There’s increasing pressure on manufacturers to disclose the environmental impact of a product from cradle to grave, from extraction of the raw material through disposal, says Jeff Inks, vice president of code and regulatory affairs for the Window and Door Manufacturers Association (WDMA) in Washington, D.C. Inks made a presentation about life cycle analysis (LCA) during WDMA’s annual legislative meeting held recently in Washington, D.C.

“The manner in which the information on the environmental impact of a product is disclosed is becoming more regimented as well,” Inks says. “The International Organization for Standardization (ISO) has several standards in place for how LCAs are to be performed and how the information is to be reported or declared. They currently are considered the most appropriate standards for that purpose.”

Standards are important to ensure that two different manufacturers, that make the same type of product, perform the environmental impact analysis and report it the same way, Inks says. LCA is becoming more commonplace, though it is still evolving.

“The pressure for determining and reporting environmental impacts of products is coming from green building codes and standards, such as ASHRAE 189.1, International Green Construction Code (IgCC), the Leadership in Energy and Environmental Design (LEED) rating systems and the ICC 700 National Green Building Standard,” Inks says. “The federal government also is beefing up [its] guidelines for the products and services that [federal] agencies purchase. They want to become more sustainable and green in their operations, they are expected to more aggressively encourage, or in some cases, require the disclosure of products they purchase. We can expect to see more specific guidelines on those. We could see draft guidelines by the end of this month.”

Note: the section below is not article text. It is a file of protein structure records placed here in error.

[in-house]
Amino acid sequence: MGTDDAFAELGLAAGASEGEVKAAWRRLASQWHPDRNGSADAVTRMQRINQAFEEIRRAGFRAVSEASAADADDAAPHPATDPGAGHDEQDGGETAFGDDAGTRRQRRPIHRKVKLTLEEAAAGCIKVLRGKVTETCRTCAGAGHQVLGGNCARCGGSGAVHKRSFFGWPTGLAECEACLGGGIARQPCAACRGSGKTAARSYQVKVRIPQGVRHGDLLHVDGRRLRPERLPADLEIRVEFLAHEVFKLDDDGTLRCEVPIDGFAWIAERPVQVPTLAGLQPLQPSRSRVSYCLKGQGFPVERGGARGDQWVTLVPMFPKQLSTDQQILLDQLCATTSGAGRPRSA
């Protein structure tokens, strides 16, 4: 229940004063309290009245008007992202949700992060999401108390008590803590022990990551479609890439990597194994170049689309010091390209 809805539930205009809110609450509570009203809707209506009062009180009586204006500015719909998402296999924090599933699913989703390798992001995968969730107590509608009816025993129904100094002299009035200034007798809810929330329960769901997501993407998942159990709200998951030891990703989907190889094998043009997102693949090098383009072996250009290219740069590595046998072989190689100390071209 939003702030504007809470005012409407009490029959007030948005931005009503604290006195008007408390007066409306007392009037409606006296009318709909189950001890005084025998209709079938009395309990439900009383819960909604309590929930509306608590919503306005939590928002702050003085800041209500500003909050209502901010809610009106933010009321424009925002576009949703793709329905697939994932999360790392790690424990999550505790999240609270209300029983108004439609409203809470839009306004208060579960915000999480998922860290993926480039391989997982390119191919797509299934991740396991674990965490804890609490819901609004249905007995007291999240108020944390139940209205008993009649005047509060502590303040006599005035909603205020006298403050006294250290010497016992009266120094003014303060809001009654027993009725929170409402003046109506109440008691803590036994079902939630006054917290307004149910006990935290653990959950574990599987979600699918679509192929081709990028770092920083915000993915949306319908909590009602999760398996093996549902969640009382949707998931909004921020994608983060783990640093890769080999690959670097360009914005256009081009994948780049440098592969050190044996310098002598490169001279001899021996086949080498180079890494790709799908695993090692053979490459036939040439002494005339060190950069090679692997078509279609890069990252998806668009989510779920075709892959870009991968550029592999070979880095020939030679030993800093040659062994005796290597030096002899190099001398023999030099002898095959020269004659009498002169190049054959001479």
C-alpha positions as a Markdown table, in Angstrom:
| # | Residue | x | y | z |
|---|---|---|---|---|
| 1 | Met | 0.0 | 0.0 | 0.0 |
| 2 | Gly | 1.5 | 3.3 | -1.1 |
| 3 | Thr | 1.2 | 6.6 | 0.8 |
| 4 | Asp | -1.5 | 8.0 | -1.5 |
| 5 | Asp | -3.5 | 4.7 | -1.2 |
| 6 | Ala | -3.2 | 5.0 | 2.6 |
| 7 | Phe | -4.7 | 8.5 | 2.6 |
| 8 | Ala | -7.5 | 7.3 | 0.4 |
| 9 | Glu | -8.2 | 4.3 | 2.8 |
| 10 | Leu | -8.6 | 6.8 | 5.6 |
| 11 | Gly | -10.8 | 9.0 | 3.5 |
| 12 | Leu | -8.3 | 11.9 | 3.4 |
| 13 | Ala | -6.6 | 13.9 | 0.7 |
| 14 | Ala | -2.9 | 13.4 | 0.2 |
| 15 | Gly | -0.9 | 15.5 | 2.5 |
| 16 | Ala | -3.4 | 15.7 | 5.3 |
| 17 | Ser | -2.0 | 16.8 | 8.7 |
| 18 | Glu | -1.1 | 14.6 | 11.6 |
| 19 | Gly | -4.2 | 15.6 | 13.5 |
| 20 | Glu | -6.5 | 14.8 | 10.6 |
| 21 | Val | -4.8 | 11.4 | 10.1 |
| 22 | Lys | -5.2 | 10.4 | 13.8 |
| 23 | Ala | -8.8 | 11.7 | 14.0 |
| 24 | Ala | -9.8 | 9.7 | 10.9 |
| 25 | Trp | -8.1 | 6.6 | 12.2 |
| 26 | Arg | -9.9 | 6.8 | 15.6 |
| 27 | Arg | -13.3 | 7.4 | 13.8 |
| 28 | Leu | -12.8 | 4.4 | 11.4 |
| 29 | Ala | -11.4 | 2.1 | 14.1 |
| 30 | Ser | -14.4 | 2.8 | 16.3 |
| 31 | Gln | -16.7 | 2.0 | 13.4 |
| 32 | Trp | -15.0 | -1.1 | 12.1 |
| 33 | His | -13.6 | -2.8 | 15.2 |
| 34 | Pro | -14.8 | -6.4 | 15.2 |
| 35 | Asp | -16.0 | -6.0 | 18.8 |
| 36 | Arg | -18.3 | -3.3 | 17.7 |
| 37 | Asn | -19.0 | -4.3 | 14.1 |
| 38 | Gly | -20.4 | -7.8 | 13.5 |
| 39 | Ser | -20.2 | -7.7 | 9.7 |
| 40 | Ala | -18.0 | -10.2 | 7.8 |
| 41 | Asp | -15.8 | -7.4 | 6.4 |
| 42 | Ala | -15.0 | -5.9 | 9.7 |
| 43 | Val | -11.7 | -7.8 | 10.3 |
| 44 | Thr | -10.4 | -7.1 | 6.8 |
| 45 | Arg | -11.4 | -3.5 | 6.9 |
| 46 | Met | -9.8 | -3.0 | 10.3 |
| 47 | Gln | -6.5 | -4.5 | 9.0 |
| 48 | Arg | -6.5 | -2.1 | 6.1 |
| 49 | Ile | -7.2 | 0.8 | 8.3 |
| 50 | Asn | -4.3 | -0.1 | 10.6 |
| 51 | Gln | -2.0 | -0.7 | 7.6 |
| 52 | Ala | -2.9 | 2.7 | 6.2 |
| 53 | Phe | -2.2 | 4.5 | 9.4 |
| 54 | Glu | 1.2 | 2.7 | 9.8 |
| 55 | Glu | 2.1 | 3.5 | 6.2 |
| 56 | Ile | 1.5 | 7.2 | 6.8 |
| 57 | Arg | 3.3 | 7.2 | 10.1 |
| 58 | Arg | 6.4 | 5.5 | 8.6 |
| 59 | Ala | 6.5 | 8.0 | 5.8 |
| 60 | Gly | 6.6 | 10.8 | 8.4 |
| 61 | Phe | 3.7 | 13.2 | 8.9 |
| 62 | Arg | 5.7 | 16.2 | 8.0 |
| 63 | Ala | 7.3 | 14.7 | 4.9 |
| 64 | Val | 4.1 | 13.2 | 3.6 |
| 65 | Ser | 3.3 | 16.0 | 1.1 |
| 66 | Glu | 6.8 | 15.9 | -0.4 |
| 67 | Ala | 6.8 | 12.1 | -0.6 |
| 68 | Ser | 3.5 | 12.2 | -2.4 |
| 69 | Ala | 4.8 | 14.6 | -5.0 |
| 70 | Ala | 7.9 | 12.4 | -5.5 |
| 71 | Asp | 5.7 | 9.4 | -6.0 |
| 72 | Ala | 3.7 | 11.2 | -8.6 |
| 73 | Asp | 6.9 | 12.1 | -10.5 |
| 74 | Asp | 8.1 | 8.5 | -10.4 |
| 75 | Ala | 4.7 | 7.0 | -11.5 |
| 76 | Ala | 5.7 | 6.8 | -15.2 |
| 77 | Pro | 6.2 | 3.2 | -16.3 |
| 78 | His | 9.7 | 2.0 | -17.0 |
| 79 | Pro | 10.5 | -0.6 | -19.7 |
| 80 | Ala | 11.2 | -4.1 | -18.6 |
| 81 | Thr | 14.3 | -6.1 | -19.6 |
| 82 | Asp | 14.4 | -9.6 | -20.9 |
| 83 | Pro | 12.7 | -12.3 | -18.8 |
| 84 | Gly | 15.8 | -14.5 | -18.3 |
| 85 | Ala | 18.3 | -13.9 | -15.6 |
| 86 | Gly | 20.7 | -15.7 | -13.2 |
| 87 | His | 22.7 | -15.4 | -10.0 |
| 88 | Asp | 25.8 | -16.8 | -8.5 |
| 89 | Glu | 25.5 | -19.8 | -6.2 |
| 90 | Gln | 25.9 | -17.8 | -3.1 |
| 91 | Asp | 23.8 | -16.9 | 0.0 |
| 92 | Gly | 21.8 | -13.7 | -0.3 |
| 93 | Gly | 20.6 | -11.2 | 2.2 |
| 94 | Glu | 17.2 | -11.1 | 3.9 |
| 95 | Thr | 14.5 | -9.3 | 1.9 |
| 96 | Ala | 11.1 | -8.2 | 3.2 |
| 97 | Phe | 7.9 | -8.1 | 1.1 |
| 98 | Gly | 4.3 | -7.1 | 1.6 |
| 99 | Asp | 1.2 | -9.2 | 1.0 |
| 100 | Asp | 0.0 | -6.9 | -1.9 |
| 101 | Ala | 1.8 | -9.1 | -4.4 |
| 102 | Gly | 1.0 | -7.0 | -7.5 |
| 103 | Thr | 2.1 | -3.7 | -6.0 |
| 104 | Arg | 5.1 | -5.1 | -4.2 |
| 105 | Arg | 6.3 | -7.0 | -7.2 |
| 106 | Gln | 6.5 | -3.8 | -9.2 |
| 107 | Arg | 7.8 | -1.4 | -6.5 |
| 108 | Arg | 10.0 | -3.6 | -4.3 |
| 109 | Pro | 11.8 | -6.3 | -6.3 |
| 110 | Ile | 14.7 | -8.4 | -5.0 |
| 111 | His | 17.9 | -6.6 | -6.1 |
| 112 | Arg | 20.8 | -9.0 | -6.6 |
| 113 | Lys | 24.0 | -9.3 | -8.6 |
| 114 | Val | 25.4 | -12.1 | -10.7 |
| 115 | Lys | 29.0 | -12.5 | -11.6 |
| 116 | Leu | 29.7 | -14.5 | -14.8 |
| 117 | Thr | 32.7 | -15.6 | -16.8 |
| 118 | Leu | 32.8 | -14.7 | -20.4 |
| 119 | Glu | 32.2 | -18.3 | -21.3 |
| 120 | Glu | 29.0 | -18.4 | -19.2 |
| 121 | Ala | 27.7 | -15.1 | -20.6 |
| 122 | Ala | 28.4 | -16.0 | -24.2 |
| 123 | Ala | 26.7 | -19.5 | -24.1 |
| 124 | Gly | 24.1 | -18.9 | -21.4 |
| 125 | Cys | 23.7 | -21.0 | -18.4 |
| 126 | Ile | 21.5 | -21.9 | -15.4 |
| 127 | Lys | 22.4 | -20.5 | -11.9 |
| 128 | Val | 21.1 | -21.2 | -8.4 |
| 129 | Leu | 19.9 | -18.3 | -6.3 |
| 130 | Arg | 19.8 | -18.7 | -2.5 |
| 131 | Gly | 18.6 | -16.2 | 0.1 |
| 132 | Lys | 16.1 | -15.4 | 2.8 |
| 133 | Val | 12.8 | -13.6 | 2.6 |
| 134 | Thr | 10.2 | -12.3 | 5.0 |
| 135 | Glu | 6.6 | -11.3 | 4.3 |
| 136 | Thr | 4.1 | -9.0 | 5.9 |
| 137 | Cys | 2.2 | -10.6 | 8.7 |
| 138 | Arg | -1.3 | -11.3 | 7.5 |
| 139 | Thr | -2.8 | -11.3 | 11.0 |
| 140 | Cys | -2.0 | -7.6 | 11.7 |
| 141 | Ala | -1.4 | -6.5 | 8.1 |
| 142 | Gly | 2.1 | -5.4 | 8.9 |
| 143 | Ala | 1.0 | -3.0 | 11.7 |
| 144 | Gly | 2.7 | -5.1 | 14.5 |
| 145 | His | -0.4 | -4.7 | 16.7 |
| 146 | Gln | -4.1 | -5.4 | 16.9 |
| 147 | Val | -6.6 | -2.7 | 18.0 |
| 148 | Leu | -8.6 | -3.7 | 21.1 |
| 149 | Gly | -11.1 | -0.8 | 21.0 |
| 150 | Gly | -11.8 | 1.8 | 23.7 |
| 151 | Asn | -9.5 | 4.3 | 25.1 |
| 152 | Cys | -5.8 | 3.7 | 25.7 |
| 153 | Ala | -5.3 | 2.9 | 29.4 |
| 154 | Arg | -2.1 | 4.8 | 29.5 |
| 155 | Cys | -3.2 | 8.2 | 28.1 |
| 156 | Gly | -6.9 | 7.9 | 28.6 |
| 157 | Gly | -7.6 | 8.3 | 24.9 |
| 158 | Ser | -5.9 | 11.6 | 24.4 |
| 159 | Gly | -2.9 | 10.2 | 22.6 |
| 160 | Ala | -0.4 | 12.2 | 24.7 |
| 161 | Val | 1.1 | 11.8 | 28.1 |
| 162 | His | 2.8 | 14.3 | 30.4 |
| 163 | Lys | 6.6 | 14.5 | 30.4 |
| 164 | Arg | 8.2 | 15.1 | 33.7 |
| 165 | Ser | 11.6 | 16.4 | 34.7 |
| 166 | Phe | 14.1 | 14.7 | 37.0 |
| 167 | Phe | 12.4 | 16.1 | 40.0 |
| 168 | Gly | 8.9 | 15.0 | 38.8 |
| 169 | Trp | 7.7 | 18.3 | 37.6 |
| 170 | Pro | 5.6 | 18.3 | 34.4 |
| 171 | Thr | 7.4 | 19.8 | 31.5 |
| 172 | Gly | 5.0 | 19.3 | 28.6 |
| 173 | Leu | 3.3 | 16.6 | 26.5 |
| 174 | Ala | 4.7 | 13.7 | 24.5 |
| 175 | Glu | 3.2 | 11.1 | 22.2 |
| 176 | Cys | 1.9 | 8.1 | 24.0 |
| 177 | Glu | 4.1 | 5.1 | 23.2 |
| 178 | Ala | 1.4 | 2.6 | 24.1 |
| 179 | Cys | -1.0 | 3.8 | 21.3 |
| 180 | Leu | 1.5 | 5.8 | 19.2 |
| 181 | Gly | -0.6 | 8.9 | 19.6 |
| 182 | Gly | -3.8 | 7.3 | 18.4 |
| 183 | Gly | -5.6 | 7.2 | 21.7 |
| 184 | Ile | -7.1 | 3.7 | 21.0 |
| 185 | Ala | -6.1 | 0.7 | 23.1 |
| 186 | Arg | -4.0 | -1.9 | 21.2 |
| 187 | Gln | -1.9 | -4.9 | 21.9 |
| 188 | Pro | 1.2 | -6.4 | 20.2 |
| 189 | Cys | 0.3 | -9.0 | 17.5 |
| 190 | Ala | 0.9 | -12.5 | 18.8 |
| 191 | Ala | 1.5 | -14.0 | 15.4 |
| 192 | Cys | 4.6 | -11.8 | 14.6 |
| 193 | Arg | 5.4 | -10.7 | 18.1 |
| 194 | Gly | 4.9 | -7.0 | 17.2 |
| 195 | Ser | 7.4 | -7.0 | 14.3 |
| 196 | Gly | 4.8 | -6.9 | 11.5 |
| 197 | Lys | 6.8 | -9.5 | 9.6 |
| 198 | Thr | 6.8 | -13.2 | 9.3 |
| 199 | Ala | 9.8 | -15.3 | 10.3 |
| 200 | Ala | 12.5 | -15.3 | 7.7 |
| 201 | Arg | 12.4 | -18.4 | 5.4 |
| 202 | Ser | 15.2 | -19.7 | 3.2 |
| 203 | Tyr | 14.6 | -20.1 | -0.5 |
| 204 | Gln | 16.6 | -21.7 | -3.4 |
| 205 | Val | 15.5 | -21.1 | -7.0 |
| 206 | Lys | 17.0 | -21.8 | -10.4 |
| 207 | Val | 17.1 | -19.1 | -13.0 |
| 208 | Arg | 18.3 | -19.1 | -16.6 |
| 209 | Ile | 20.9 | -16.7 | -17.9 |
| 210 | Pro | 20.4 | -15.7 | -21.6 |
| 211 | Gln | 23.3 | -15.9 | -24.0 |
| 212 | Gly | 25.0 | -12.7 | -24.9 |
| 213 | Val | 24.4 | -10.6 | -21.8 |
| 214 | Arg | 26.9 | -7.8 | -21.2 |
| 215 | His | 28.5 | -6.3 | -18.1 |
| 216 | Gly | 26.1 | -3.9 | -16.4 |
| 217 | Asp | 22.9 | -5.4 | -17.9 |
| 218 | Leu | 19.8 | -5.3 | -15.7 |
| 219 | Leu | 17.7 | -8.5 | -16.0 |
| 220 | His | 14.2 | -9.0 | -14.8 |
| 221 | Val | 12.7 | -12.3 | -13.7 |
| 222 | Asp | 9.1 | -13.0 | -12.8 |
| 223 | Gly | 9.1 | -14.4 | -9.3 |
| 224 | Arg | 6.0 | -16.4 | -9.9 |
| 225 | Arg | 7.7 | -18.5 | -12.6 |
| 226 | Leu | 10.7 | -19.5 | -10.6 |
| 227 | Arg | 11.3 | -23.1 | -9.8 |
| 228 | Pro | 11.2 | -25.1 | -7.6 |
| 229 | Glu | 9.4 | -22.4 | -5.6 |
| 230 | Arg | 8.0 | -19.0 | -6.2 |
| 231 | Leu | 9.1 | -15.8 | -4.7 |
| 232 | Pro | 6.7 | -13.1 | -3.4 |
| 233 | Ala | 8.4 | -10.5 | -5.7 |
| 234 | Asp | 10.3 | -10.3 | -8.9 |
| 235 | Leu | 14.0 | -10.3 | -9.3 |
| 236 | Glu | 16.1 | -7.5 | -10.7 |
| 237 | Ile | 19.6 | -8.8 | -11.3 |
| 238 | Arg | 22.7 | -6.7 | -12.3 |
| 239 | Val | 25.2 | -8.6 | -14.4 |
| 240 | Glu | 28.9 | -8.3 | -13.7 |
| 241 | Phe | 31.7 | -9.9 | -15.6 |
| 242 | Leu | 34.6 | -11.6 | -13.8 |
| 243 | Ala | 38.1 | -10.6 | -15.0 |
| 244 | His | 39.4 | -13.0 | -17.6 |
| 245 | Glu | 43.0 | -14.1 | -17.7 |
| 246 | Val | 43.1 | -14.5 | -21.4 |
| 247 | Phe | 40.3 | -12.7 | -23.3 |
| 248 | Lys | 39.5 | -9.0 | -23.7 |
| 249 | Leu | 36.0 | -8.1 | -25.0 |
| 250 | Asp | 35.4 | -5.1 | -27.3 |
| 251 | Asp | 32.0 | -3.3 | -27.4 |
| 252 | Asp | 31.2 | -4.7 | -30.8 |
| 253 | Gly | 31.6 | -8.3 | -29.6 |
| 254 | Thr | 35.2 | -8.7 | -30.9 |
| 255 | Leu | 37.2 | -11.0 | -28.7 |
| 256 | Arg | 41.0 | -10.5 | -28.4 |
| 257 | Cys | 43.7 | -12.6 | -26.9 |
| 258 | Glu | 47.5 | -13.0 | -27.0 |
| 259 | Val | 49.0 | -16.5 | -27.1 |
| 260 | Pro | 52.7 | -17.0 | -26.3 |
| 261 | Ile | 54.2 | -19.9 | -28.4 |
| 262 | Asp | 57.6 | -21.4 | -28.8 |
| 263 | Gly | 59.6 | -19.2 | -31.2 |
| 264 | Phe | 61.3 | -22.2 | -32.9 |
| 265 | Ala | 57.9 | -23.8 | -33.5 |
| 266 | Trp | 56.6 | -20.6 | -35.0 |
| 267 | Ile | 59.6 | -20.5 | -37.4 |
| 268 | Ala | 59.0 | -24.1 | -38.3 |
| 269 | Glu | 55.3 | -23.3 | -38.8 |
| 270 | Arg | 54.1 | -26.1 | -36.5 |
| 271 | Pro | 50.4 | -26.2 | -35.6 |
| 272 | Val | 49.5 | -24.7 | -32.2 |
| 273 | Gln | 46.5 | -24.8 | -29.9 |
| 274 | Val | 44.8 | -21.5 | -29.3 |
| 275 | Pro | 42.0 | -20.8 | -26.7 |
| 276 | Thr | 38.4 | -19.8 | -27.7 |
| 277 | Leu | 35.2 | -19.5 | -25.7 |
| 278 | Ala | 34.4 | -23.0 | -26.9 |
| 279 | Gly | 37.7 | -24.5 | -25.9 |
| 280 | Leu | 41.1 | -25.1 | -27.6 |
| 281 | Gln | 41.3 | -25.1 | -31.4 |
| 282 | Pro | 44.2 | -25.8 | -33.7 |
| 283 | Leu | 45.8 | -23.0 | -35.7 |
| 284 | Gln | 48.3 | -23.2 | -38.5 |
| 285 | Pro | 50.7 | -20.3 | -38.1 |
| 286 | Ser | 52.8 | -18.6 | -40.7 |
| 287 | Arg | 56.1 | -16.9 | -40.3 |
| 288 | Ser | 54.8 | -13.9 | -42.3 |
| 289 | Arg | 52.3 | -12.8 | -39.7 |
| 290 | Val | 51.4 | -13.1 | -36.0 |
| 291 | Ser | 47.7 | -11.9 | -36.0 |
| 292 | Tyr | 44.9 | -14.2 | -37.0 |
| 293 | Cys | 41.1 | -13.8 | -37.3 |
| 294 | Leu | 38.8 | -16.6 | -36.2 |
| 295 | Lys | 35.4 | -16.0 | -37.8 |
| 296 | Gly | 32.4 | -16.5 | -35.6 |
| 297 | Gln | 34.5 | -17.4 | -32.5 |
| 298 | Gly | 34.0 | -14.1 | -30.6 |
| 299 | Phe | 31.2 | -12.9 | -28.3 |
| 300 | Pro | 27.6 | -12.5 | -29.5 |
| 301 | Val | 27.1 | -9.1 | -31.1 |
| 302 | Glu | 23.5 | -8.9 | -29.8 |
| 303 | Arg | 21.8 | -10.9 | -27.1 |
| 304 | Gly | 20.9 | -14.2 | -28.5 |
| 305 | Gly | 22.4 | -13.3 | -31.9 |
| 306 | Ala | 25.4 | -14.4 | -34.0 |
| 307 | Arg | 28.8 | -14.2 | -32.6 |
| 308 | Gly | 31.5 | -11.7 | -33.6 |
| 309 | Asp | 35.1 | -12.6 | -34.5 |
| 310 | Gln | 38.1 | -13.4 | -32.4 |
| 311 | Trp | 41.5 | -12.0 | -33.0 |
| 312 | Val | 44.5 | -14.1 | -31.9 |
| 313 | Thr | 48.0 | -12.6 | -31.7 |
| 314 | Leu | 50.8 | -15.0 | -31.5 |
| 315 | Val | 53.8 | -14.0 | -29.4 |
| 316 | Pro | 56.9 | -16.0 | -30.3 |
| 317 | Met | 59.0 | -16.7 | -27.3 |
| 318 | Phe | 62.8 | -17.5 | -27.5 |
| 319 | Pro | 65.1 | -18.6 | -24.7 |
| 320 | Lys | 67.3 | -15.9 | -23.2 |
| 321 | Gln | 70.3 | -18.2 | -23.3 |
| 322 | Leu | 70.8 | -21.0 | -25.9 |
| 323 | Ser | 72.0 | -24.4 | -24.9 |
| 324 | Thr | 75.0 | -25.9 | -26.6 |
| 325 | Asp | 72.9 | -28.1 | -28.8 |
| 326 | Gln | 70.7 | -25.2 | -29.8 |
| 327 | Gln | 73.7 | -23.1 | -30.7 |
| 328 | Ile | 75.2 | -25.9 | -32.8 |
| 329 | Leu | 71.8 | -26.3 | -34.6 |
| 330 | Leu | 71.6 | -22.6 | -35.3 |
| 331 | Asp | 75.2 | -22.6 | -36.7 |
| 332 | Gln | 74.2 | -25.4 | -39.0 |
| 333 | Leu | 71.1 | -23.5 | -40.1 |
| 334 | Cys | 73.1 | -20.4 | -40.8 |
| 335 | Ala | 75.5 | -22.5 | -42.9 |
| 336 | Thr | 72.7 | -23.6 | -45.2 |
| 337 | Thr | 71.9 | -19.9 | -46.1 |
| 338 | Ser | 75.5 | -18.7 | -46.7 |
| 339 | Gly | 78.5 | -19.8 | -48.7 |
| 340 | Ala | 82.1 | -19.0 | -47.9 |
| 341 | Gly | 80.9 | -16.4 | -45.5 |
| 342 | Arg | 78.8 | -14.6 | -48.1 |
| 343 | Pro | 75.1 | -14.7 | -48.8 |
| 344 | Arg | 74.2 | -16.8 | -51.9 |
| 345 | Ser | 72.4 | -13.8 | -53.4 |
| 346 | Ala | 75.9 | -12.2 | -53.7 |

The pressure to disclose environmental impact of products also is evident in the revisions to the LEED rating systems and the National Green Building Standard; in the first edition of the IgCC slated to be published this month; and in the ASTM working on such standards, Inks says. In the short term, the codes above are the drivers of LCA; in the long term, this could likely be expected from the federal government, market and communities

“Even without codes, standards or rating systems requiring LCAs and environmental impact declarations, the market could still make them ‘mandatory’ by default, particularly if, for instance, federal agencies start requiring this type of information on the products they purchase,” Inks says.

In addition to LCA, “there also is an increasing focus on specific chemical compounds, such as Phthalates, used in PVC vinyl products, in weatherstripping, weather-sealing” Inks says. “So, there’s focus on the bigger picture, or the LCA, and the smaller picture, or specific chemicals. There are many chemicals used in products that will get the same attention that formaldehyde has.”

All of this is still evolving, and the way we’ll look at it in five years will be different than how we’re looking at it right now, Inks says. “Many building material industries such as steel, wood, plastics, insulation, carpeting, roofing, and others are all working on it,” he says. “Some glass manufacturers may already be doing it.”

The Glass Association of North America (GANA), the Insulating Glass Manufacturers Alliance (IGMA), the American Architectural Manufacturers Association (AAMA), and the WDMA are working together on this issue.

“There’s an opinion that Europe and Japan are ahead of us [in the LCA issue, but it’s subjective,” Inks says. “The bottom line approach is to understand the environmental impact of a product.”

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